Water bottles tend to have algae growing on the inside after a while. Everytime you take the water bottle out to clean it, take a good look & look out for any greenish stuff. If the algae has just started growing it may be difficult to spot, so you may need to hold the bottle up to the light. There's no way your fingers can reach all the way inside the bottle, so you may need to use a very thin & long brush used for cleaning baby bottles or a long toothbrush.

I recommend having 2 water bottles. Firstly, you should always have a spare bottle around. This is in case the bottle leaks or something & can't be used. If this happens at night, how on earth are you going to the pet shop for a replacement? Secondly, I find that if you alternate the bottles every month, you have less algae problem. So I suggest you invest in 2 water bottles of similar size.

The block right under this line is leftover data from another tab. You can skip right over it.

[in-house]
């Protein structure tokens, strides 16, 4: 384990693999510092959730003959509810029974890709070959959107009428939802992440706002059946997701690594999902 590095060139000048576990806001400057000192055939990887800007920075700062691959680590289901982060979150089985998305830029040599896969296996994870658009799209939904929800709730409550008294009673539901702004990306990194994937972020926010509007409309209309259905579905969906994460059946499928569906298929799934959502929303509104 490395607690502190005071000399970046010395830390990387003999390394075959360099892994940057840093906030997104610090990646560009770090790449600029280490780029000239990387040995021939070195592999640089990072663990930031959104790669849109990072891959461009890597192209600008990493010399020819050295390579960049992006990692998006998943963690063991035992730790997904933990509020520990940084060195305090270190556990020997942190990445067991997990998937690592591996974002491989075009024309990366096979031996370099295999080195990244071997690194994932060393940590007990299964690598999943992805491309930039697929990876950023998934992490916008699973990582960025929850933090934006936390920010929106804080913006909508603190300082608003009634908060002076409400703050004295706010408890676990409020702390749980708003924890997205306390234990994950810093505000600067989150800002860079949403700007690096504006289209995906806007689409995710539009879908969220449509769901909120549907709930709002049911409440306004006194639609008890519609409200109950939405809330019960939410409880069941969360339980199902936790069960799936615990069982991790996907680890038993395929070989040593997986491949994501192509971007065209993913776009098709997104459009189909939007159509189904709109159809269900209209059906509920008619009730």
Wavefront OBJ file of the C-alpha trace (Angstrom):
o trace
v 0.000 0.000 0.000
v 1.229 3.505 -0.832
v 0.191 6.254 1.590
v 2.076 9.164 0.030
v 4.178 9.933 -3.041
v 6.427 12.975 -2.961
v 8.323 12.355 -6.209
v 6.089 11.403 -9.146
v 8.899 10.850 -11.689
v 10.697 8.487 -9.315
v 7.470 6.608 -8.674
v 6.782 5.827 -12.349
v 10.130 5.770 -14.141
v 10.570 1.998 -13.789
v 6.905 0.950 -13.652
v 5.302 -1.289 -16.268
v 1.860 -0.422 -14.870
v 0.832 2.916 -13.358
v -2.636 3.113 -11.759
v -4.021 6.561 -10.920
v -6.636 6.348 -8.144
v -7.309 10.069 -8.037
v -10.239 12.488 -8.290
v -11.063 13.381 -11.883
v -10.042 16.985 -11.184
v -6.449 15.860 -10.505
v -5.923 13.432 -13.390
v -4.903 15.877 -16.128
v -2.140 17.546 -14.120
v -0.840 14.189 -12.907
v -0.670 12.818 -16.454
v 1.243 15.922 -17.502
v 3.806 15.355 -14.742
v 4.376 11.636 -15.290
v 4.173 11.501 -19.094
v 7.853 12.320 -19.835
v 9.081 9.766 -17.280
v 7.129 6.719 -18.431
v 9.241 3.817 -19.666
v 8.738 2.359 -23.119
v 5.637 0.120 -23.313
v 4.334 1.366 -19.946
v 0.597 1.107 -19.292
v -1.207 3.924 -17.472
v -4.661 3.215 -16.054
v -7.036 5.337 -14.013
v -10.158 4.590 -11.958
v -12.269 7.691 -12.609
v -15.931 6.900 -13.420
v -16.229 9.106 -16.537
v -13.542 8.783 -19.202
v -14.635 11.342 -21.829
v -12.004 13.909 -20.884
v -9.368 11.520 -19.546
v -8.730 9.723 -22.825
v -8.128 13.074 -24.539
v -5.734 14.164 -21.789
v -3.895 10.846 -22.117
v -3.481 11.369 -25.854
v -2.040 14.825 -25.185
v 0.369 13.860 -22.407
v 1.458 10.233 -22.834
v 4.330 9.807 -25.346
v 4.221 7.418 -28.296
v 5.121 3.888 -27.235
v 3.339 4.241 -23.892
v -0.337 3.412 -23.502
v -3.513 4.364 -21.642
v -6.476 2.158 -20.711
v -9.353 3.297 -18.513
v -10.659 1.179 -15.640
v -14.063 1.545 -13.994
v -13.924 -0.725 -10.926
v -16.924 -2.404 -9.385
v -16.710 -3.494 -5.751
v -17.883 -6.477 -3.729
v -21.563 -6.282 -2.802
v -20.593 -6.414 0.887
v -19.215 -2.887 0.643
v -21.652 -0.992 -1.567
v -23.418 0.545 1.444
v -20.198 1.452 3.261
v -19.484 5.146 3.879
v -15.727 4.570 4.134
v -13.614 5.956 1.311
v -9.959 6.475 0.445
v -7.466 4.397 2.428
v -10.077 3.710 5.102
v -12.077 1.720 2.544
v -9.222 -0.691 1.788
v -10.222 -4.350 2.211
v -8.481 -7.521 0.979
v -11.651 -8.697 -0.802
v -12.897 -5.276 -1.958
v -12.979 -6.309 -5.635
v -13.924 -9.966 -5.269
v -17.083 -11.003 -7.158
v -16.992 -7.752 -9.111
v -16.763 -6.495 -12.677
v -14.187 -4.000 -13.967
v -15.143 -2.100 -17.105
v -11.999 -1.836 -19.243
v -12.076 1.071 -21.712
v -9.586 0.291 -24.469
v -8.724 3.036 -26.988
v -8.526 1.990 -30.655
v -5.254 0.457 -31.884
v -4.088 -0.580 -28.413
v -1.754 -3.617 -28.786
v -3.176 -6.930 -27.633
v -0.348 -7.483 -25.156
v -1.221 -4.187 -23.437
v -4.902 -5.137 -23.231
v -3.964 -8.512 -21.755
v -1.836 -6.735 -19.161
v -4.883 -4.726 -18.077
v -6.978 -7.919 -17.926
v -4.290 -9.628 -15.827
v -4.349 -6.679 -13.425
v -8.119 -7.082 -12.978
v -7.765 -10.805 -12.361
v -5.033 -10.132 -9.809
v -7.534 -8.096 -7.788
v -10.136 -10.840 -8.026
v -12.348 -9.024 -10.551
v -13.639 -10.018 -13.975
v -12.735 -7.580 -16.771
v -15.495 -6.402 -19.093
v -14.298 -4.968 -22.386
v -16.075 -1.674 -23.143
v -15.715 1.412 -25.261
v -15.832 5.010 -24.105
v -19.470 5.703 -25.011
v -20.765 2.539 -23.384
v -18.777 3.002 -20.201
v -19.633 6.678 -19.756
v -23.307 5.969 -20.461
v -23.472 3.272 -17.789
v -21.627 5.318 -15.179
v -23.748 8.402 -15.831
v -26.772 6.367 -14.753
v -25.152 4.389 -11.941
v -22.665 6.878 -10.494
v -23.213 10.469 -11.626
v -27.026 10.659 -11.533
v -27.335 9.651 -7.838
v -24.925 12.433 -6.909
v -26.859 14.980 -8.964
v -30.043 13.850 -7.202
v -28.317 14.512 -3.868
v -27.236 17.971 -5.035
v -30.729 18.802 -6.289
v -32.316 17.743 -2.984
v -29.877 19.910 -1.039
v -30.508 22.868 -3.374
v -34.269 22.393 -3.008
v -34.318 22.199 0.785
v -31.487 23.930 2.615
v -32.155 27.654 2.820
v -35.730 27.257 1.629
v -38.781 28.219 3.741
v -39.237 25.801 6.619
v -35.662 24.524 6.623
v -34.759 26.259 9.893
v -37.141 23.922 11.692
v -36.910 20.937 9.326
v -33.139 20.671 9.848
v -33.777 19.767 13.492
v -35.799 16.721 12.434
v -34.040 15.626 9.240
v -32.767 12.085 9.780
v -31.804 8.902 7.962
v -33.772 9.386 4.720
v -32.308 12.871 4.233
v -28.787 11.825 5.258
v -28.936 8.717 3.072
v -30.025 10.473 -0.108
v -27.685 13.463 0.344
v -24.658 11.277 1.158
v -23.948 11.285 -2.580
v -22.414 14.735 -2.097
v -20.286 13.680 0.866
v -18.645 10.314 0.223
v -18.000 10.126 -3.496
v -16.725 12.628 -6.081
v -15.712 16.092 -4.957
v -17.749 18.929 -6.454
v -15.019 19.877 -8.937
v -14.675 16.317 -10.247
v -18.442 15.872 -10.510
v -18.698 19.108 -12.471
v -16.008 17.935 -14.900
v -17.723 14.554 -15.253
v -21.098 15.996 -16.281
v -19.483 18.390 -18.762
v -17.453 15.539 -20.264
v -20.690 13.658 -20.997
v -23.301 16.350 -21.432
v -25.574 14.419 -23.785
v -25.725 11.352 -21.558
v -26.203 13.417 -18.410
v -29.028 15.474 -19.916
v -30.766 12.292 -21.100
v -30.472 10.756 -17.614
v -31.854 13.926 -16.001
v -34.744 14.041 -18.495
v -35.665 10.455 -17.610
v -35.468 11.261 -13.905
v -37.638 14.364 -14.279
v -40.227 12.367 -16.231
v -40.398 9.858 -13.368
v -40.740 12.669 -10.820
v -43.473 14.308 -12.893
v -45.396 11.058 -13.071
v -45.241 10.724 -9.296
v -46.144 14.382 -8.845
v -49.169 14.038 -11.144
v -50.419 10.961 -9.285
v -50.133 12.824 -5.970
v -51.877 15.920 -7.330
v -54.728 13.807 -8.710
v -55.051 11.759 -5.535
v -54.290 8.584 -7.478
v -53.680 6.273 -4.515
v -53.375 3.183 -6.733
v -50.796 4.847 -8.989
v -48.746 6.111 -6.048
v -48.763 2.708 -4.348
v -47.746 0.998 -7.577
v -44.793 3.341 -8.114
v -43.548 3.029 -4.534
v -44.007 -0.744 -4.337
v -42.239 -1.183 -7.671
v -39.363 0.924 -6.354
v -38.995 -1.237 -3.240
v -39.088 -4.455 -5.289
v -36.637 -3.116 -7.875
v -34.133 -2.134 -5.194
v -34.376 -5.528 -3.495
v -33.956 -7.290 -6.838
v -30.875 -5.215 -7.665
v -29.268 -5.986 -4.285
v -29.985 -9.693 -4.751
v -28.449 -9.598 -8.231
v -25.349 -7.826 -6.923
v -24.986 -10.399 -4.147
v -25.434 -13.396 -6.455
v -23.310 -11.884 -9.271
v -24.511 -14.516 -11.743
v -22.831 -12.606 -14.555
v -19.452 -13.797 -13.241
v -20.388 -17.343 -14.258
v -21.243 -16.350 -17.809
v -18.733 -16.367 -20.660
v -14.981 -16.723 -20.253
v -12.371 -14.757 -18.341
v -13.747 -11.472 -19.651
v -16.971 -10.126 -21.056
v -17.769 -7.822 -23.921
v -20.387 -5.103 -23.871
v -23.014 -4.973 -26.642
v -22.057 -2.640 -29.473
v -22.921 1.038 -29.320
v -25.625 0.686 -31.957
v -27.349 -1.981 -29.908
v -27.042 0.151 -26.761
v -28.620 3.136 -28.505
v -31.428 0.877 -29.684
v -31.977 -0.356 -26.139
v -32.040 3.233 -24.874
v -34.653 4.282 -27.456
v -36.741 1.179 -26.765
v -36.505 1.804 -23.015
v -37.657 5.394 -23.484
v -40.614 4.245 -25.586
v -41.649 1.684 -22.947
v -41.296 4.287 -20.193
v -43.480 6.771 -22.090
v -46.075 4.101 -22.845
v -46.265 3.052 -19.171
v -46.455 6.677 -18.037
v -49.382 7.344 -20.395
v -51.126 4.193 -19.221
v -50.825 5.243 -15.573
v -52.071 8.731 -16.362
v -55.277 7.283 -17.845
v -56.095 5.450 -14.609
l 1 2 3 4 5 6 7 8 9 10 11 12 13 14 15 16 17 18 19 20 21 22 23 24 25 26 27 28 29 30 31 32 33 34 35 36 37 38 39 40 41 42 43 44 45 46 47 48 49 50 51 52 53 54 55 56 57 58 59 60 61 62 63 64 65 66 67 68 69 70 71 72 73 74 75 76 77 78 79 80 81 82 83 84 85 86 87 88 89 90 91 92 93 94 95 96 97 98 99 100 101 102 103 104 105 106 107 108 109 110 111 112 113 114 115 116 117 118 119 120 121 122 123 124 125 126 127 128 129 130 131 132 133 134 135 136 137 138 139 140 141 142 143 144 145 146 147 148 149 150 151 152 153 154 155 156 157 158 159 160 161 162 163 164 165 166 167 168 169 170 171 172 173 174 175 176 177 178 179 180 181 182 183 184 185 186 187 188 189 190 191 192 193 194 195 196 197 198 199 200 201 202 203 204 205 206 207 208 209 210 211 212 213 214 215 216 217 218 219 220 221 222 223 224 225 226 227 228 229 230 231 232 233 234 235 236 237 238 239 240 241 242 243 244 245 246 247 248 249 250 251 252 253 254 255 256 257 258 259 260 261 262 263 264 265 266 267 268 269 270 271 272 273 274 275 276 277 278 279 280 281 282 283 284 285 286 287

Do not simply top up the bottle 'cos usually there are some stuff floating inside it. Pour out all the water, rinse the bottle well & then top up with fresh water. After hooking it to the cage, invert the bottle & tap the ball bearing several times to make sure water drips out. Sometimes when the water pressure is too great, no water flows out. So ensure water can drip out or else your cavy goes thirsty!

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Hay racks

For some reason wire bottom cages don't come with hay racks & only some plastic bottom cages do. Fortunately hay racks are becoming more common in pet shops. There are basically 2 main types of hay racks. Those that are attached inside the cage & those on the outside. Externals racks are usually made of plastic & usually come with cages & are not sold alone. As for internal racks, those that come with cages are usually 2 sided (not safe. Read on for more details) while those sold alone are usually 4 sided (safer than 2 sided).